On Culture: The Dark Side of Beatrix Potter

Beatrix Potter’s original illustration for 1905’s The Tale of Jemima Puddle-duck. The encounter between the gentleman fox and Jemima Puddle-duck is infused with sexual threat.

The most thrilling and significant international news of this past fortnight has been not the Iowa caucuses or the alarming spread of the Zika virus but the announcement of a new Beatrix Potter book. An unfinished manuscript, The Tale of Kitty In Boots, was acquired by Penguin Books UK, and is set to publish in September of this year, with its missing illustrations supplied by the divine Quentin Blake (whose art adorned my youthful copies of Roald Dahl). It looks exceptional: the one plate of Potter’s which appears to have survived depicts Miss Kitty in hunting boots and khaki jacket, a rifle slung over her shoulder. It’s almost too feminist to be true, even if the blurb does promise some peril in the form of the sinister Mr. Tod.

That being said, peril is, in many ways, what Beatrix Potter is all about. Her books were the first that I read on my own as a child. I adored them with a ferocity matched only by my later love for Little House On the Prairie and Harriet the Spy, but even as a kid—especially as a kid—it was clear to me that there were some dark forces at work in those seemingly idyllic watercolour fells.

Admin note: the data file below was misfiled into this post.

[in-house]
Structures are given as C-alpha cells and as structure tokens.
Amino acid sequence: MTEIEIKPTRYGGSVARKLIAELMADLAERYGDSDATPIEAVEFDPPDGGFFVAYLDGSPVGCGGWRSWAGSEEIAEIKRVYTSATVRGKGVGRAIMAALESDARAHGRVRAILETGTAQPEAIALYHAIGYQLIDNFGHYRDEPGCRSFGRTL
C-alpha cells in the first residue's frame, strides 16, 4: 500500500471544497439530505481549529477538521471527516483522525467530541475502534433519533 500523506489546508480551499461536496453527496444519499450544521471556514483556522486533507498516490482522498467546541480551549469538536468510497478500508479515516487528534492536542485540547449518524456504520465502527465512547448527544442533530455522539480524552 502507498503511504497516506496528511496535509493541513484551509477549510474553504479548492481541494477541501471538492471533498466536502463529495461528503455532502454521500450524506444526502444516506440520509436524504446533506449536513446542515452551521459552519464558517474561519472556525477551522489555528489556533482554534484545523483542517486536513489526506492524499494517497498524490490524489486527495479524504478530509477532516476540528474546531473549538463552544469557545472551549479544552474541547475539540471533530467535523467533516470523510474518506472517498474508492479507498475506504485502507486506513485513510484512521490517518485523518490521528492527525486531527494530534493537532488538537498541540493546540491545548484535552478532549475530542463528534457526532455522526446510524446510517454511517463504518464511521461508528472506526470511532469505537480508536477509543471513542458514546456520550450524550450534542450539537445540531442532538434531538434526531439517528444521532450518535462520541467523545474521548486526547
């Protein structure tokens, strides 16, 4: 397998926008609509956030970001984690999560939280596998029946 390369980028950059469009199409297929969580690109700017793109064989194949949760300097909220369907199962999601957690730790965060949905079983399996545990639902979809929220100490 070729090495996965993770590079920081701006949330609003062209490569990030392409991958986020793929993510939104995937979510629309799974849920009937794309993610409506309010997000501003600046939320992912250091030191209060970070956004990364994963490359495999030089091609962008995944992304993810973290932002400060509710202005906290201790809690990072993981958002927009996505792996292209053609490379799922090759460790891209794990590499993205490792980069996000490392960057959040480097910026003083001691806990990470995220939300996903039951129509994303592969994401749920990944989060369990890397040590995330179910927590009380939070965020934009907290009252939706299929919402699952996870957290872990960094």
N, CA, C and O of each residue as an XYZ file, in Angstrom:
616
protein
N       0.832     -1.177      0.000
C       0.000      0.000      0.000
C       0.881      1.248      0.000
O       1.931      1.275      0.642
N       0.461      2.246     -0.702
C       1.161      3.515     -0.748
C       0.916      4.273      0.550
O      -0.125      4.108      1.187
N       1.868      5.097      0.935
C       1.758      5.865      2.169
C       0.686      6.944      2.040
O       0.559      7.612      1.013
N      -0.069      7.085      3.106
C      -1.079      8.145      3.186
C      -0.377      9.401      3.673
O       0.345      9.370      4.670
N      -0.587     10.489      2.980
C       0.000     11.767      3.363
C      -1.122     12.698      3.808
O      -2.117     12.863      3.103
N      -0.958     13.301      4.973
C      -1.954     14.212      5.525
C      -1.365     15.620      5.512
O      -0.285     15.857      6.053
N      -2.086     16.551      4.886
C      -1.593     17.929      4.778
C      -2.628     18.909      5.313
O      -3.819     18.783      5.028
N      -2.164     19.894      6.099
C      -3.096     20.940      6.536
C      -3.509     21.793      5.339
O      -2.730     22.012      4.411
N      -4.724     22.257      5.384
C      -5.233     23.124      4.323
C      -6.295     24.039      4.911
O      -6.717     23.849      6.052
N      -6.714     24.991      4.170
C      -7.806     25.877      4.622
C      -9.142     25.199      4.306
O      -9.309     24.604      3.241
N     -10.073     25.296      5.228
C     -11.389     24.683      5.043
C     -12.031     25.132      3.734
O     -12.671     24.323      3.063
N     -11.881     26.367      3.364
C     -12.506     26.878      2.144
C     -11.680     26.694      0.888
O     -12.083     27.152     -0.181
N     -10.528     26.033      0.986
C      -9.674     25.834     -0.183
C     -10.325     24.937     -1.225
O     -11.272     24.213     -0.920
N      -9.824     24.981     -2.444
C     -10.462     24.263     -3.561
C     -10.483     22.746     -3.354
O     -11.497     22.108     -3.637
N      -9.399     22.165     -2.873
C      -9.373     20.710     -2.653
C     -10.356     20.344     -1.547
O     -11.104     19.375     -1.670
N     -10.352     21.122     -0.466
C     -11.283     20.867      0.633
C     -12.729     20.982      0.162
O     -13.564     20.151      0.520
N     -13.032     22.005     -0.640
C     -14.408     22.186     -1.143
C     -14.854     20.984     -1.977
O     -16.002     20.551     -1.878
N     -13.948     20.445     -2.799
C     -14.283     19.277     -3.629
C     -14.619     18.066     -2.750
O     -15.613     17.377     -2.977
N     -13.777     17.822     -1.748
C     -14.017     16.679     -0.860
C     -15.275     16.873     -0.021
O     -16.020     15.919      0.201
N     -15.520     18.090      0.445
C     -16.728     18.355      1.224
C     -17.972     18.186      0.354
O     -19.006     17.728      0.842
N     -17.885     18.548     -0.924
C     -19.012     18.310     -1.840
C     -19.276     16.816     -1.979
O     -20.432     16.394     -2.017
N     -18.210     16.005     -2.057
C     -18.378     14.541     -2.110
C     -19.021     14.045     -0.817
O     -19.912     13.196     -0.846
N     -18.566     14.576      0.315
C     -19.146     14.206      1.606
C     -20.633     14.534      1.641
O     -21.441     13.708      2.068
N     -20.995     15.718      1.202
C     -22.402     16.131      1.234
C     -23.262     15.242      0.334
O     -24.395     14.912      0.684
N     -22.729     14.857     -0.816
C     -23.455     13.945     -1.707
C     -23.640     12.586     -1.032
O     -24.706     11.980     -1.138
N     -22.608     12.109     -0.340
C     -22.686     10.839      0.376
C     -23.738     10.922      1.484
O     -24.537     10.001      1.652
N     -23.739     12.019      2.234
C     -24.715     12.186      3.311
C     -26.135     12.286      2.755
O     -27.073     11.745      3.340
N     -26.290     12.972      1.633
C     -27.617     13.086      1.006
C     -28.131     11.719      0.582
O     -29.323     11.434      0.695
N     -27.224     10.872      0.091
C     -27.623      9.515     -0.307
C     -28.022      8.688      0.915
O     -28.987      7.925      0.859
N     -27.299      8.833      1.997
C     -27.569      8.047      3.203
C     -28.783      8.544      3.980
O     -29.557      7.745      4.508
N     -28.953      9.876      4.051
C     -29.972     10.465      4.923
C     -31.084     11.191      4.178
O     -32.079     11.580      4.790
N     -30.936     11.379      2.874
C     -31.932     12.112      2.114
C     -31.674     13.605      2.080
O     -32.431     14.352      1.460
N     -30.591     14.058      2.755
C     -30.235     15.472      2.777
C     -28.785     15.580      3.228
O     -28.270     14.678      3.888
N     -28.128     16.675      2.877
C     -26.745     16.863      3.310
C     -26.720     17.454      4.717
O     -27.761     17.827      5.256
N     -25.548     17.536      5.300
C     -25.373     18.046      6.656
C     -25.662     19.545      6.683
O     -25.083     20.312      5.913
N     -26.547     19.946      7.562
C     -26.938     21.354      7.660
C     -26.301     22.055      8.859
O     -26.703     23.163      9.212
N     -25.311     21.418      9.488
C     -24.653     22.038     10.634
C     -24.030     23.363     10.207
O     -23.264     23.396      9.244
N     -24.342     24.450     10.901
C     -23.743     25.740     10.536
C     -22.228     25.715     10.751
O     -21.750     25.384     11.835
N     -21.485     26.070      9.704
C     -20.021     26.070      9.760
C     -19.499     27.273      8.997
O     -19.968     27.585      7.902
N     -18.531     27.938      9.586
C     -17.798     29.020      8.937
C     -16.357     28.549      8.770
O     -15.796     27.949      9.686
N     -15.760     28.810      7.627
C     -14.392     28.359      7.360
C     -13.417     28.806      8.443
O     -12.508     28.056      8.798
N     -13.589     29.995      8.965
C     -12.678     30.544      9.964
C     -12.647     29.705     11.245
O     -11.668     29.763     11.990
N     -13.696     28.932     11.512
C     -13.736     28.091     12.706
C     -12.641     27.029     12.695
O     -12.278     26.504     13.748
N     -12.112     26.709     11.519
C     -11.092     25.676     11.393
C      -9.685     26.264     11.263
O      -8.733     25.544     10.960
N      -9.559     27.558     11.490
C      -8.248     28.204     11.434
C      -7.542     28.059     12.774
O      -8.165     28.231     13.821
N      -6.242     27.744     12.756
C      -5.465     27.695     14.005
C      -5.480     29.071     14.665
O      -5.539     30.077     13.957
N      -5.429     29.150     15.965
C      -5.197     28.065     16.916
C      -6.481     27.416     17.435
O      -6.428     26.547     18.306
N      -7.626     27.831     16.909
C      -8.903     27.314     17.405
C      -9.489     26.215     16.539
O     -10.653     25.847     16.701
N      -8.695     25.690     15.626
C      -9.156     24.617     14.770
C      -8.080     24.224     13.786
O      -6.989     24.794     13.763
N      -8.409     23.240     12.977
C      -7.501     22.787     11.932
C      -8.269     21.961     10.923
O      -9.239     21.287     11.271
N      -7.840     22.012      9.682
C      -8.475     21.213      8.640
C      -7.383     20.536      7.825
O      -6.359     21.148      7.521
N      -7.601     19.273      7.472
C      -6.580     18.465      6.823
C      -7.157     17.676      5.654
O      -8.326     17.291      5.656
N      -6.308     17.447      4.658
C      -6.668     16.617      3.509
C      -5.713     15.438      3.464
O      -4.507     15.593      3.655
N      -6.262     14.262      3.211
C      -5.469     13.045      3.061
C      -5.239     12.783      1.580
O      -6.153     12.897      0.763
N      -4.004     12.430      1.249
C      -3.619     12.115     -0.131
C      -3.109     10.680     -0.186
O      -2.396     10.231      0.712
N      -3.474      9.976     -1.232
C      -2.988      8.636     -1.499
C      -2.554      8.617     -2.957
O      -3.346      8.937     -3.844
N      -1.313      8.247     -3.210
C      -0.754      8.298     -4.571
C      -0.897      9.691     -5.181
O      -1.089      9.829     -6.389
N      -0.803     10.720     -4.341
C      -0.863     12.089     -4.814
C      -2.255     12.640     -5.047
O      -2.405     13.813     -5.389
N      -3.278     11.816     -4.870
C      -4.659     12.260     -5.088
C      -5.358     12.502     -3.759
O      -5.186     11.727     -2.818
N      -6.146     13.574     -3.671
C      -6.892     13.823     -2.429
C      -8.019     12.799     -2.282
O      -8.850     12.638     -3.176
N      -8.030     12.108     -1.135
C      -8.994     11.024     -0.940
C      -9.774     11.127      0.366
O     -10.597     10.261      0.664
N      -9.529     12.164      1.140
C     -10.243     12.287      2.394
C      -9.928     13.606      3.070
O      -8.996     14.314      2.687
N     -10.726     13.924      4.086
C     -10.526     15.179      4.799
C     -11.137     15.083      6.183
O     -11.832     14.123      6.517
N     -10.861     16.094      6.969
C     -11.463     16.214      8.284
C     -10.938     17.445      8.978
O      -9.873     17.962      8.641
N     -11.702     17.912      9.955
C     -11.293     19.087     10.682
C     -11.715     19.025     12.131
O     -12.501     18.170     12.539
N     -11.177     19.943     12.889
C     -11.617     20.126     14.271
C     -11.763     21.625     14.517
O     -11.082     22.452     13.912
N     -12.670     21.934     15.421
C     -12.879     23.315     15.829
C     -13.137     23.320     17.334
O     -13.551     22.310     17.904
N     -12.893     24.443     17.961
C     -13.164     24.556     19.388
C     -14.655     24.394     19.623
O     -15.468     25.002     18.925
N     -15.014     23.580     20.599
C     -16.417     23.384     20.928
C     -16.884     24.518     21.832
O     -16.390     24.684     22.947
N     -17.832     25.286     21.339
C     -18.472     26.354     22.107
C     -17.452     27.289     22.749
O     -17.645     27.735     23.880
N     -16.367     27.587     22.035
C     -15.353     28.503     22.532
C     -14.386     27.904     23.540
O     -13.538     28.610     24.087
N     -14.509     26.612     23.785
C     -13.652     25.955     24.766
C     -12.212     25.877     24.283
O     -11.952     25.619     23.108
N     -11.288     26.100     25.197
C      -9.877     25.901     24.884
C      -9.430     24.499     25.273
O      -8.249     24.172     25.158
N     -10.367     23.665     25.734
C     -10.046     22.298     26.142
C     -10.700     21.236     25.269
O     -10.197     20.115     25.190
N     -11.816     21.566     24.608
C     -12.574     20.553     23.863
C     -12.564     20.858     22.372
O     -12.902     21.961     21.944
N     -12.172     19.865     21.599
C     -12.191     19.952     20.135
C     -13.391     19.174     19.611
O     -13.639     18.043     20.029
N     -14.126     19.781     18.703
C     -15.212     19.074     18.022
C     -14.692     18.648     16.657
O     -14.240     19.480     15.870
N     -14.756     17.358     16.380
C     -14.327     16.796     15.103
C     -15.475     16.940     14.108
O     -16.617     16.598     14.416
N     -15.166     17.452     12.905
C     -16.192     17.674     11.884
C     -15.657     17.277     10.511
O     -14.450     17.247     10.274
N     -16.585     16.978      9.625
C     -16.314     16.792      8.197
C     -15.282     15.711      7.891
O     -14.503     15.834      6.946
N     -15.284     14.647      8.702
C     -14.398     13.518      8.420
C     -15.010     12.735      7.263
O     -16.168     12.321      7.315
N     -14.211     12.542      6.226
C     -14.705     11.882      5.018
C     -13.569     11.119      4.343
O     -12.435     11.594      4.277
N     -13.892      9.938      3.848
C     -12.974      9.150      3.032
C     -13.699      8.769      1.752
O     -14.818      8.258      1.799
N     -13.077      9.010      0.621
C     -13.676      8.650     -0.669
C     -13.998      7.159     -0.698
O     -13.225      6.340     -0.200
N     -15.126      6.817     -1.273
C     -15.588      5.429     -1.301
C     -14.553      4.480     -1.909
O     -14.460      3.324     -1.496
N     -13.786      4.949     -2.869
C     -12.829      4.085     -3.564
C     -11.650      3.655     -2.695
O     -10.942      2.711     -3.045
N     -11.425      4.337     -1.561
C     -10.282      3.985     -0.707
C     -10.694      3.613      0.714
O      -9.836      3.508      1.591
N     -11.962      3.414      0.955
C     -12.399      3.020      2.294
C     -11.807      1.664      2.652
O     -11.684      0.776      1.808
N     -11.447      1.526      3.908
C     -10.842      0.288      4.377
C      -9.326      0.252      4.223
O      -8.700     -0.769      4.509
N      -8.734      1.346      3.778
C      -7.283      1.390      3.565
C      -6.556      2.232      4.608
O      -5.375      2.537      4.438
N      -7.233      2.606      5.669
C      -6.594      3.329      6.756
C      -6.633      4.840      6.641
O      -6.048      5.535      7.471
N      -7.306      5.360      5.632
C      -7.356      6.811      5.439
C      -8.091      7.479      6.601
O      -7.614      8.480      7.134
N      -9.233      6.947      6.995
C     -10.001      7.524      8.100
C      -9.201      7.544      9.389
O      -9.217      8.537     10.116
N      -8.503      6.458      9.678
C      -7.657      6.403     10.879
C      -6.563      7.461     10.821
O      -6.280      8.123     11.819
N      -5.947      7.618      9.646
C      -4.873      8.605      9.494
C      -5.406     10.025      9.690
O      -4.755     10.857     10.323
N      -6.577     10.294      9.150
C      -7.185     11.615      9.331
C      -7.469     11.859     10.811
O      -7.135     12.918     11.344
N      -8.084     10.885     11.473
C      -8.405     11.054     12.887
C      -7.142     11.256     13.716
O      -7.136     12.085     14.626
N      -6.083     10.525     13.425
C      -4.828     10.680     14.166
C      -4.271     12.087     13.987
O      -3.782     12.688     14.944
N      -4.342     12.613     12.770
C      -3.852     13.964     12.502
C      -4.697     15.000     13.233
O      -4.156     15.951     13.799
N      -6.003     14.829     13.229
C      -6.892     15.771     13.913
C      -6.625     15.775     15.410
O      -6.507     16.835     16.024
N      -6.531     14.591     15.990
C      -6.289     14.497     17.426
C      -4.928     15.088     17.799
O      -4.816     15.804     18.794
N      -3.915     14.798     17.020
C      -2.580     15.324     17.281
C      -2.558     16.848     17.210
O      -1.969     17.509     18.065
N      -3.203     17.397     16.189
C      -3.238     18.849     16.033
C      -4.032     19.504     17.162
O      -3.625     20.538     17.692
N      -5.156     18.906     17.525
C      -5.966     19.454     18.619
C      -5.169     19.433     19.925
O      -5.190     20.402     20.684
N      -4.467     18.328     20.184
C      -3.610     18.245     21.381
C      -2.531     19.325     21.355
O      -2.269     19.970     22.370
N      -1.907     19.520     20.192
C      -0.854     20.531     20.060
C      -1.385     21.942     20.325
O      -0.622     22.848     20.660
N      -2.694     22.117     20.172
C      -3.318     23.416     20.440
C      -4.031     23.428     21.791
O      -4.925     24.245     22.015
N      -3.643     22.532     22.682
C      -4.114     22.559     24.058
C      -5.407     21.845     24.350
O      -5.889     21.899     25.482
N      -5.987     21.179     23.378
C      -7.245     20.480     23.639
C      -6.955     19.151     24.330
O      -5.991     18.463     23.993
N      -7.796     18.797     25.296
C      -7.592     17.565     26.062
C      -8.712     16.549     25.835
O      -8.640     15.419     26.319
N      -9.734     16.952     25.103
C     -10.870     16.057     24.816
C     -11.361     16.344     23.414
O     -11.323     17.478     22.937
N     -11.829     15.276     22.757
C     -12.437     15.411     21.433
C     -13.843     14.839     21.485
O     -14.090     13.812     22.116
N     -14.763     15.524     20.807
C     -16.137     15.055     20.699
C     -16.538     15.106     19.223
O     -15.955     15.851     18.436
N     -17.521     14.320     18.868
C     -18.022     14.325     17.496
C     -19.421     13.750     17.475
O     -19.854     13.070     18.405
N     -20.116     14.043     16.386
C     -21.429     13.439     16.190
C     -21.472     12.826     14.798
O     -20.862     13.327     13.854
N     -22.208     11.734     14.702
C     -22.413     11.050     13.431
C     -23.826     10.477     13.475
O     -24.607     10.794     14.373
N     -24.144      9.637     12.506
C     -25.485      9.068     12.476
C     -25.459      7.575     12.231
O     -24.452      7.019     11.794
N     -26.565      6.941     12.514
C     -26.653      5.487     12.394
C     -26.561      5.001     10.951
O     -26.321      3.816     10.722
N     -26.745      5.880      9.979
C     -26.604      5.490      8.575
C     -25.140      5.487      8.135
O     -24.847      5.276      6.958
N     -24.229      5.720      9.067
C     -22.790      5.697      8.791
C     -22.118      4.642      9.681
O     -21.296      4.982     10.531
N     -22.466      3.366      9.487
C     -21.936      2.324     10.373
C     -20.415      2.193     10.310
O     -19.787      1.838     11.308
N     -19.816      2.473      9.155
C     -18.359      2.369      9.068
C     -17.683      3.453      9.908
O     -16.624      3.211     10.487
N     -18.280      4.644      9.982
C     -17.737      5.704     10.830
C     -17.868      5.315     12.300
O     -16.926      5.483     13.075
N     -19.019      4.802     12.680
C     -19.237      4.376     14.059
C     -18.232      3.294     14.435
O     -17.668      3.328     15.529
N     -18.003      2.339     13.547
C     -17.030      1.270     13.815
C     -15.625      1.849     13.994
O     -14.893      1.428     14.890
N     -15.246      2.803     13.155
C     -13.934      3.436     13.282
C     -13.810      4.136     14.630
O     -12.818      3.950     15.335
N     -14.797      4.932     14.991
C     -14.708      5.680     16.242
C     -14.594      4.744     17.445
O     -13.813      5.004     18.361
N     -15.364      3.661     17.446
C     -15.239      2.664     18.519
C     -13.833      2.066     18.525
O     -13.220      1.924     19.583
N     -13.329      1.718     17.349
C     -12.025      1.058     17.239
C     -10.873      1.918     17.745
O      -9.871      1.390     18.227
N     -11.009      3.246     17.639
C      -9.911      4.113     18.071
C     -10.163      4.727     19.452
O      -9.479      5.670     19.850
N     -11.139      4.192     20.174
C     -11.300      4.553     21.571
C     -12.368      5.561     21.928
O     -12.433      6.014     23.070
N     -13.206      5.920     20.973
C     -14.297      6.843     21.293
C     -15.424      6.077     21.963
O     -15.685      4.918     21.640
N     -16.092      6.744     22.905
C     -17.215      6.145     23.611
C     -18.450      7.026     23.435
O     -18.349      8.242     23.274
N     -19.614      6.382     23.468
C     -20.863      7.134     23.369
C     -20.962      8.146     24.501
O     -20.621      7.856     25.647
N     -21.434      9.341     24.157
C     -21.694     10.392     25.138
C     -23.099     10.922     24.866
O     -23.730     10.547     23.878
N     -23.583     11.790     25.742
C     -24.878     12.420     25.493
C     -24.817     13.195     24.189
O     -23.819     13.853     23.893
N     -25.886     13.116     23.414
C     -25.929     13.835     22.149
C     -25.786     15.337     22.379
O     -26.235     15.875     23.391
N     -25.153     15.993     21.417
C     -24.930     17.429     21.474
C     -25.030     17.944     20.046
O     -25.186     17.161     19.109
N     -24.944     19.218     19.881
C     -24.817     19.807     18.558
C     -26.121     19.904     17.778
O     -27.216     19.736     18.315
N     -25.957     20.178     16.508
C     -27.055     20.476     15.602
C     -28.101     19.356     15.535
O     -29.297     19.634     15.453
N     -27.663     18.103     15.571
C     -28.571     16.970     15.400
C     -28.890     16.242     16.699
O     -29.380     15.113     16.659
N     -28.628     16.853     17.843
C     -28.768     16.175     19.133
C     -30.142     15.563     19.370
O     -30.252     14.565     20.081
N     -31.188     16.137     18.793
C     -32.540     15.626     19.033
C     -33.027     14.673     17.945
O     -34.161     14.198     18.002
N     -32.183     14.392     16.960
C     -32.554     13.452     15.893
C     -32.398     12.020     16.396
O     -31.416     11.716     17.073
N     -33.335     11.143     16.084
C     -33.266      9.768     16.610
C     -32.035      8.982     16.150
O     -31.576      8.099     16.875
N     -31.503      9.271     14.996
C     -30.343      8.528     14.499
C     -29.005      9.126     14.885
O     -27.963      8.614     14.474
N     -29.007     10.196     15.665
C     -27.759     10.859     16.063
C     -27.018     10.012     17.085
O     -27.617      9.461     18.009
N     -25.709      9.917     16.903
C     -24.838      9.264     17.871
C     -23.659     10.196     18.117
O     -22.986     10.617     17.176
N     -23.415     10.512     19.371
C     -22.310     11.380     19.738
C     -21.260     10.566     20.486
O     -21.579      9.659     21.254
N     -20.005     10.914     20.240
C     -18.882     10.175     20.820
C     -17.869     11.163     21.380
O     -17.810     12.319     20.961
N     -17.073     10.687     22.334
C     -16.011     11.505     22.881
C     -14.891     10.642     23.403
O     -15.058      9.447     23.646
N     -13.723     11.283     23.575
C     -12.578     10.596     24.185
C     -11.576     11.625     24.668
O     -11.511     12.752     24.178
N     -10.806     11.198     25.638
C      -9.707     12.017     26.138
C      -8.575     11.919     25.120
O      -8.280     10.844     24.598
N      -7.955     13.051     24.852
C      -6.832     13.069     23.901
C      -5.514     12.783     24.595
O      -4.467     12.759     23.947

Let’s start with the big one: The Tale of Peter Rabbit, which has suffered a contemporary metamorphosis like another Edwardian children’s tale, Thomas the Tank Engine, and now exists in a bastardised version as an animated television programme. (I am aware that this makes me sound like a dour judge in an obscenity trial, but I do not care. There are some things that you ought not to fuck around with, and The Tale of Peter Rabbit is one of them.) It’s passed into national memory as a sort of soothing fable, Peter’s trademark sky-blue jacket instantly recognisable and Mr McGregor a cardboard villain. If you haven’t read the actual book in a while, you could easily airbrush out of recollection the fact that Peter is the child of a single-parent home, due solely to the fact that his father has already met a sticky, pastry-encrusted fate at the hands of the McGregors. (Mrs McGregor, to be precise, who has always struck me as the Lady Macbeth of the piece in any case.) The only reason it seems at all sweet or loveable is because the protagonists are bunnies; translate it into human terms, and suddenly Peter’s apparent lack of impulse control and strange obsession with the garden where his father died looks rather more sinister.